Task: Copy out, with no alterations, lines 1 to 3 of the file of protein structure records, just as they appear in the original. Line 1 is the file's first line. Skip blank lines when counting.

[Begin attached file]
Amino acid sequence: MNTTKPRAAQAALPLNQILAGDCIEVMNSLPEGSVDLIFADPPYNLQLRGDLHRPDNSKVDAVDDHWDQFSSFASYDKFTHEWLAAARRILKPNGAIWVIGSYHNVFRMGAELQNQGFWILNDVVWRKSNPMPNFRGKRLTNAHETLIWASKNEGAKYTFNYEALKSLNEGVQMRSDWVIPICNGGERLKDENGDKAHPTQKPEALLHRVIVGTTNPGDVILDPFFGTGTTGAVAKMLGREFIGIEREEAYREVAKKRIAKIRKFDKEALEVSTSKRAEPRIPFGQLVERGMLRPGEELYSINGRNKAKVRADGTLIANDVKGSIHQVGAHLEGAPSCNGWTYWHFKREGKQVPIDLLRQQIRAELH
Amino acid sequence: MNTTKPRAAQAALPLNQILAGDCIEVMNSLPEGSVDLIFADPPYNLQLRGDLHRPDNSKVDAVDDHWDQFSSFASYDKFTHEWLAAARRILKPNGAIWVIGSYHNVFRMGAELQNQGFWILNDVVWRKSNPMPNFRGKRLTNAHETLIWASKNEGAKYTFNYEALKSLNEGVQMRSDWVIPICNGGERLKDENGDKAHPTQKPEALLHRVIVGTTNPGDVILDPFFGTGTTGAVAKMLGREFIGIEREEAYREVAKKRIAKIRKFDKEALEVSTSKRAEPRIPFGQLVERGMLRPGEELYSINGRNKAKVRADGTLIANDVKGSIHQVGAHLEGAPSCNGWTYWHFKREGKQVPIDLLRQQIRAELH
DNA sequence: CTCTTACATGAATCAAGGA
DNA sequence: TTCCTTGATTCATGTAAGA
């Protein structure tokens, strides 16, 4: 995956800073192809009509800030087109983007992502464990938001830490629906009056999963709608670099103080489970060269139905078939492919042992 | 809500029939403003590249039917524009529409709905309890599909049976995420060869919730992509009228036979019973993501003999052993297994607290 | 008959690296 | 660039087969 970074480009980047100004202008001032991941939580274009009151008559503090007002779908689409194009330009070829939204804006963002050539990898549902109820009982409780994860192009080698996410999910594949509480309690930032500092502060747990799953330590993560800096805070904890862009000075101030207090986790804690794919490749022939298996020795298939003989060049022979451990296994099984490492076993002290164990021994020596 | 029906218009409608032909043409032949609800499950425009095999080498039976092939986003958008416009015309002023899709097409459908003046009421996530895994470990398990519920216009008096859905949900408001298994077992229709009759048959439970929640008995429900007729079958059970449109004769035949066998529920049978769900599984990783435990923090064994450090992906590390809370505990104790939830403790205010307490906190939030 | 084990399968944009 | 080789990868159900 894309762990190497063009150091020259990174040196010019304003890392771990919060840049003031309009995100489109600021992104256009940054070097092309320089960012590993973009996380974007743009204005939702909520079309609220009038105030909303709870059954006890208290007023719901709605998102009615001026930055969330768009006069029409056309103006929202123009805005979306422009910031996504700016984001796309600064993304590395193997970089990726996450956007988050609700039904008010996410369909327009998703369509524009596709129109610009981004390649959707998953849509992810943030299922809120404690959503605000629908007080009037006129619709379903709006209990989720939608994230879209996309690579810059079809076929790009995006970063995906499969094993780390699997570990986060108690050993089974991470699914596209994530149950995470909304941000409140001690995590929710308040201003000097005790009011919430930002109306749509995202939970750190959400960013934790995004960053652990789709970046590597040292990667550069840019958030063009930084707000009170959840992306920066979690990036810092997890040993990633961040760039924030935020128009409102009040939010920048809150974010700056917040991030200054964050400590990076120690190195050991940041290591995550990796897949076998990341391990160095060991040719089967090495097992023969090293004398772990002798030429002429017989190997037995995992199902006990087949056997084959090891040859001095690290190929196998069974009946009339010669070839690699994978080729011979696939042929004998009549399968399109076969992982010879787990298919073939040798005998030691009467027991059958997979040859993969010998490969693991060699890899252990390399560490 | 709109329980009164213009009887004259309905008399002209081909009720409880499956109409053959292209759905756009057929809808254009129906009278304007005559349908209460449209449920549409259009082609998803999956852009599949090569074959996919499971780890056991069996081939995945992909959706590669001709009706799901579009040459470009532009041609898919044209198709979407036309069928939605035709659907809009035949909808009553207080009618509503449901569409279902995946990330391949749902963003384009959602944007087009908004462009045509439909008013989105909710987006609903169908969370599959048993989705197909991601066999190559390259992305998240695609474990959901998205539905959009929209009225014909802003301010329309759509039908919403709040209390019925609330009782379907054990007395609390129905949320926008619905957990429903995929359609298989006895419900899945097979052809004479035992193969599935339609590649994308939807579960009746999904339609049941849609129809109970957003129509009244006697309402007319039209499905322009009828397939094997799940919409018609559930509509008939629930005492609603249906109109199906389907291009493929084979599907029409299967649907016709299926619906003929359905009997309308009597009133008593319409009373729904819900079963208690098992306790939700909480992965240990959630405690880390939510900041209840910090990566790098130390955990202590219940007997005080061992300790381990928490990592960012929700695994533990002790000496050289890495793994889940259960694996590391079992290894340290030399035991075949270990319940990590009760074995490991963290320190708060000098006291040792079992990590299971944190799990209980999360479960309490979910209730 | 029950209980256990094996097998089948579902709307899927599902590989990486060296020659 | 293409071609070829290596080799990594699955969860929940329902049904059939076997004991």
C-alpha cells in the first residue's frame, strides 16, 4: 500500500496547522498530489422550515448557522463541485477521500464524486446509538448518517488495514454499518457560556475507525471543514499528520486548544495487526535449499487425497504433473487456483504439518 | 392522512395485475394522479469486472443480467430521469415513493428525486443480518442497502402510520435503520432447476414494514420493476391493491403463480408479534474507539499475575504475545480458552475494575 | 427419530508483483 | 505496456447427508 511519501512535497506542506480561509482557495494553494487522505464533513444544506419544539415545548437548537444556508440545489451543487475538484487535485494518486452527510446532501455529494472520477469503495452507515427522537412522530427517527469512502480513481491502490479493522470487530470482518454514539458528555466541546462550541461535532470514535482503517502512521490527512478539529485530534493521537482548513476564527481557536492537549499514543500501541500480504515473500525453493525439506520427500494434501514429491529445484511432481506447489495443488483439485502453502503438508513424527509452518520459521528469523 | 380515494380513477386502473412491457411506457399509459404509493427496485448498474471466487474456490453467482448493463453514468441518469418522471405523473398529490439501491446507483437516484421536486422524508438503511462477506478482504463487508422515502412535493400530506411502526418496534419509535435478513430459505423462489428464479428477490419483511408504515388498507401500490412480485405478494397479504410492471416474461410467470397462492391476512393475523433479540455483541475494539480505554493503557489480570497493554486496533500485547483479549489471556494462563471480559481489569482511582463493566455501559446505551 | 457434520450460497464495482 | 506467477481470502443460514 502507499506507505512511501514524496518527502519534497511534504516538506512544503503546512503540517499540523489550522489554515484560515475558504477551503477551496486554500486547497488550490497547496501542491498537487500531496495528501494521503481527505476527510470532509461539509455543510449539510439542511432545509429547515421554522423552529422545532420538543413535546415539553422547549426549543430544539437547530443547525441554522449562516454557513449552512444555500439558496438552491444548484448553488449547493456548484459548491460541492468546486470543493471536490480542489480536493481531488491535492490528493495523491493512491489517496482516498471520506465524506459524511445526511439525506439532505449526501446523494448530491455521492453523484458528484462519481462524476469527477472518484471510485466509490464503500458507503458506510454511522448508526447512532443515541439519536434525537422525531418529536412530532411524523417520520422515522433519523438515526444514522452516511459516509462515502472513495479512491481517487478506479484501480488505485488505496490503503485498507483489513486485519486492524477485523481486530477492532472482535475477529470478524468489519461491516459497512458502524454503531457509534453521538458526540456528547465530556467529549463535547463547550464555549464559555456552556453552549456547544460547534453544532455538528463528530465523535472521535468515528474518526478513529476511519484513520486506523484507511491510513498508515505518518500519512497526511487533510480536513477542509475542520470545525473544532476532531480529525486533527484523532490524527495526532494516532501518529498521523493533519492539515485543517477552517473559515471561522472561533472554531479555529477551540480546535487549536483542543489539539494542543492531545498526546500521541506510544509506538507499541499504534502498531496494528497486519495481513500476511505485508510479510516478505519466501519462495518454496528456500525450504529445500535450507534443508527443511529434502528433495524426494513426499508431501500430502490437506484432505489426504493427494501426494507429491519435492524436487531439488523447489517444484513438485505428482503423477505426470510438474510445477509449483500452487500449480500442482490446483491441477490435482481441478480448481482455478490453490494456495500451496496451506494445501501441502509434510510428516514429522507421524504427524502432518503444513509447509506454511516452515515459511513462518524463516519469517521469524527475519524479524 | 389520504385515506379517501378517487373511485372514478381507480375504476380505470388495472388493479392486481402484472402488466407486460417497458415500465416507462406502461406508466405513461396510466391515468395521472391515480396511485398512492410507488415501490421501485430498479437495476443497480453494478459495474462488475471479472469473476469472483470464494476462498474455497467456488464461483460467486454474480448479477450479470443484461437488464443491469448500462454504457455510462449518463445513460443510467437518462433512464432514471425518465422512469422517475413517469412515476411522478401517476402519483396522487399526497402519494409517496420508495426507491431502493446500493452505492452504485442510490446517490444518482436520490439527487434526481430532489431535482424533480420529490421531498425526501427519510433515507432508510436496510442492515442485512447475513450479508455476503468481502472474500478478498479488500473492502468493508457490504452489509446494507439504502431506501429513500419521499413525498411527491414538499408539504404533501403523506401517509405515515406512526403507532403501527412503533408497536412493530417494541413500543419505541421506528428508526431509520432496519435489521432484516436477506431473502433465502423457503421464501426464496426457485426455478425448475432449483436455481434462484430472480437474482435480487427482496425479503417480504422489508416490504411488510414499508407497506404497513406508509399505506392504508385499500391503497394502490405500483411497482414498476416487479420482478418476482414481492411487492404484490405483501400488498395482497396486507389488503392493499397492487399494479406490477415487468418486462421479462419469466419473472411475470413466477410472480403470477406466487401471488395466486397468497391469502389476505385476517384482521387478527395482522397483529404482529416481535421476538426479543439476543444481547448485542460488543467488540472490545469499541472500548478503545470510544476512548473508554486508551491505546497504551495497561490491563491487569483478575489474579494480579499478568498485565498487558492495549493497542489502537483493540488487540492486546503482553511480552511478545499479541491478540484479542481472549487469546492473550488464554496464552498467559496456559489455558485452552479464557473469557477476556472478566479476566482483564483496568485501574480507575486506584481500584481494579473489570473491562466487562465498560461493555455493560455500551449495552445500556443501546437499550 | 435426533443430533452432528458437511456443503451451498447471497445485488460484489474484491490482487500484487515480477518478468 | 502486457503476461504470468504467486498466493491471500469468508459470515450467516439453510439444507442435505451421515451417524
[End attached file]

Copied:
Amino acid sequence: MNTTKPRAAQAALPLNQILAGDCIEVMNSLPEGSVDLIFADPPYNLQLRGDLHRPDNSKVDAVDDHWDQFSSFASYDKFTHEWLAAARRILKPNGAIWVIGSYHNVFRMGAELQNQGFWILNDVVWRKSNPMPNFRGKRLTNAHETLIWASKNEGAKYTFNYEALKSLNEGVQMRSDWVIPICNGGERLKDENGDKAHPTQKPEALLHRVIVGTTNPGDVILDPFFGTGTTGAVAKMLGREFIGIEREEAYREVAKKRIAKIRKFDKEALEVSTSKRAEPRIPFGQLVERGMLRPGEELYSINGRNKAKVRADGTLIANDVKGSIHQVGAHLEGAPSCNGWTYWHFKREGKQVPIDLLRQQIRAELH
Amino acid sequence: MNTTKPRAAQAALPLNQILAGDCIEVMNSLPEGSVDLIFADPPYNLQLRGDLHRPDNSKVDAVDDHWDQFSSFASYDKFTHEWLAAARRILKPNGAIWVIGSYHNVFRMGAELQNQGFWILNDVVWRKSNPMPNFRGKRLTNAHETLIWASKNEGAKYTFNYEALKSLNEGVQMRSDWVIPICNGGERLKDENGDKAHPTQKPEALLHRVIVGTTNPGDVILDPFFGTGTTGAVAKMLGREFIGIEREEAYREVAKKRIAKIRKFDKEALEVSTSKRAEPRIPFGQLVERGMLRPGEELYSINGRNKAKVRADGTLIANDVKGSIHQVGAHLEGAPSCNGWTYWHFKREGKQVPIDLLRQQIRAELH
DNA sequence: CTCTTACATGAATCAAGGA